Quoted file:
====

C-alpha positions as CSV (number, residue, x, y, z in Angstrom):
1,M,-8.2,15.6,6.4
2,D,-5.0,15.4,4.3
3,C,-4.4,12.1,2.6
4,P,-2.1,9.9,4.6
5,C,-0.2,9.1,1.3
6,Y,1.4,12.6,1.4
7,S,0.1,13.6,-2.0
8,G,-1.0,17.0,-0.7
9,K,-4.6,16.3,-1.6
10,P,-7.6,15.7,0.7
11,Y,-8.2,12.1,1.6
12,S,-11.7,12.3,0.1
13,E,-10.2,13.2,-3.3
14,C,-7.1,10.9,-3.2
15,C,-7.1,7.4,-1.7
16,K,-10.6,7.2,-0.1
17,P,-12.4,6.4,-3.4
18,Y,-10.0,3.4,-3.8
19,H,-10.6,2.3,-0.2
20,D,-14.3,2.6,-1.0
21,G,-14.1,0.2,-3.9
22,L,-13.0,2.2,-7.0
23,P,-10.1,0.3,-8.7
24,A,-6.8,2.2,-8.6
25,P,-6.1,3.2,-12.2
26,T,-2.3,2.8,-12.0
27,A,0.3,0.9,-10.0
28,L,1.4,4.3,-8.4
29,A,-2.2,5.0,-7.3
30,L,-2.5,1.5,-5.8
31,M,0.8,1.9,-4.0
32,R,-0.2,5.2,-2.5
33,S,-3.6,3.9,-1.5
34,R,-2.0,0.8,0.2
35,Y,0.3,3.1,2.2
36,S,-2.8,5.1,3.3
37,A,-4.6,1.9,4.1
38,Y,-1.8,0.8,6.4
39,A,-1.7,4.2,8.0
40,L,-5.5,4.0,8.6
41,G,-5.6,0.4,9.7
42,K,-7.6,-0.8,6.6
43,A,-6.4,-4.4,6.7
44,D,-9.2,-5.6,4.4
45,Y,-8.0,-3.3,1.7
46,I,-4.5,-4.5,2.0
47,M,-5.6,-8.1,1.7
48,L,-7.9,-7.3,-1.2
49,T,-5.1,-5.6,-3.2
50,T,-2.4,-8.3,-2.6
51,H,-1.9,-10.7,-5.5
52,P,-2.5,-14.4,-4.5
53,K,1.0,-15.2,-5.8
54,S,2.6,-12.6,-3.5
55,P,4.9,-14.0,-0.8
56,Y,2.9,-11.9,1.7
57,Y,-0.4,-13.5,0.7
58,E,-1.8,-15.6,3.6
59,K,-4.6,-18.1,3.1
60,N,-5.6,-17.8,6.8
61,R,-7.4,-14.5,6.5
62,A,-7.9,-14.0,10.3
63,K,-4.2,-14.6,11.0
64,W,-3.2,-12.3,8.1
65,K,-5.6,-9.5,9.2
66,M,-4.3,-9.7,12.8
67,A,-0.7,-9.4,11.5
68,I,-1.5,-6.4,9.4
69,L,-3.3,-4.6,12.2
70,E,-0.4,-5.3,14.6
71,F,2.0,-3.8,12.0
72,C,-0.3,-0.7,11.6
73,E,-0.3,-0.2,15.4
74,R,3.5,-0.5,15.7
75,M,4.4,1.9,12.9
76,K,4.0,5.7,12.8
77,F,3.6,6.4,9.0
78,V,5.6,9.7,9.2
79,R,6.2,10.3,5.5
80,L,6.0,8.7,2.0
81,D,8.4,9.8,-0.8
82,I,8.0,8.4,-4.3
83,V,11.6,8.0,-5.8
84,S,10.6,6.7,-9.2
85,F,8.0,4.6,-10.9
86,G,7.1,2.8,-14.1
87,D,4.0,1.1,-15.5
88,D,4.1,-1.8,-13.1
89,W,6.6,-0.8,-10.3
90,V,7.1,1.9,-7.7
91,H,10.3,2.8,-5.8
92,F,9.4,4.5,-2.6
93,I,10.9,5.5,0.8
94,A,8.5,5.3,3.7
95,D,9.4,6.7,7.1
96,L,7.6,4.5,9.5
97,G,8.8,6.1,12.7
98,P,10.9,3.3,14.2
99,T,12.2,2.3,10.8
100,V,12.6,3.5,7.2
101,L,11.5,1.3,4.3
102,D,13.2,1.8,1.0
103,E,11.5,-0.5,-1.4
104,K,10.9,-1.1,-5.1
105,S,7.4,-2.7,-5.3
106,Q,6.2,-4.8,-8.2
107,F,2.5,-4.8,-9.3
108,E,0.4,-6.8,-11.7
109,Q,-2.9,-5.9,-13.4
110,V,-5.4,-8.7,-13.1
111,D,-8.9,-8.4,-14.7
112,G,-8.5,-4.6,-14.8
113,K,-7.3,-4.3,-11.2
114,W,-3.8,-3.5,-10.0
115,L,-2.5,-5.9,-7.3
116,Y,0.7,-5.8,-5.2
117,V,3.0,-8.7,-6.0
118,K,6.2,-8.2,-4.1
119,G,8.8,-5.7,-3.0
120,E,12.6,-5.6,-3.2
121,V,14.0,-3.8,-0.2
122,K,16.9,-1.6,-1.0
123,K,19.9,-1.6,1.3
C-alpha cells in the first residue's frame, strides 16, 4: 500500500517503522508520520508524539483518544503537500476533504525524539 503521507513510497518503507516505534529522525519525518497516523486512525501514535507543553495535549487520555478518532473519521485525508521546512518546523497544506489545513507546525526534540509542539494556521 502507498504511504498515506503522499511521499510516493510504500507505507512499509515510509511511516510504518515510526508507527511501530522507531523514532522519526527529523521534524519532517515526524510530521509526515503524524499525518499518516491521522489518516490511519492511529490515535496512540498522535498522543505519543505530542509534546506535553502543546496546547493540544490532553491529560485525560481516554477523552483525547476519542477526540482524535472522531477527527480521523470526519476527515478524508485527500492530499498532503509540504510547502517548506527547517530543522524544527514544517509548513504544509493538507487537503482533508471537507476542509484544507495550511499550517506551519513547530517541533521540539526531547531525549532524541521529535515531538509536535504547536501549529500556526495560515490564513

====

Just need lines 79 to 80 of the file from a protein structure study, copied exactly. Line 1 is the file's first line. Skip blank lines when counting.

78,V,5.6,9.7,9.2
79,R,6.2,10.3,5.5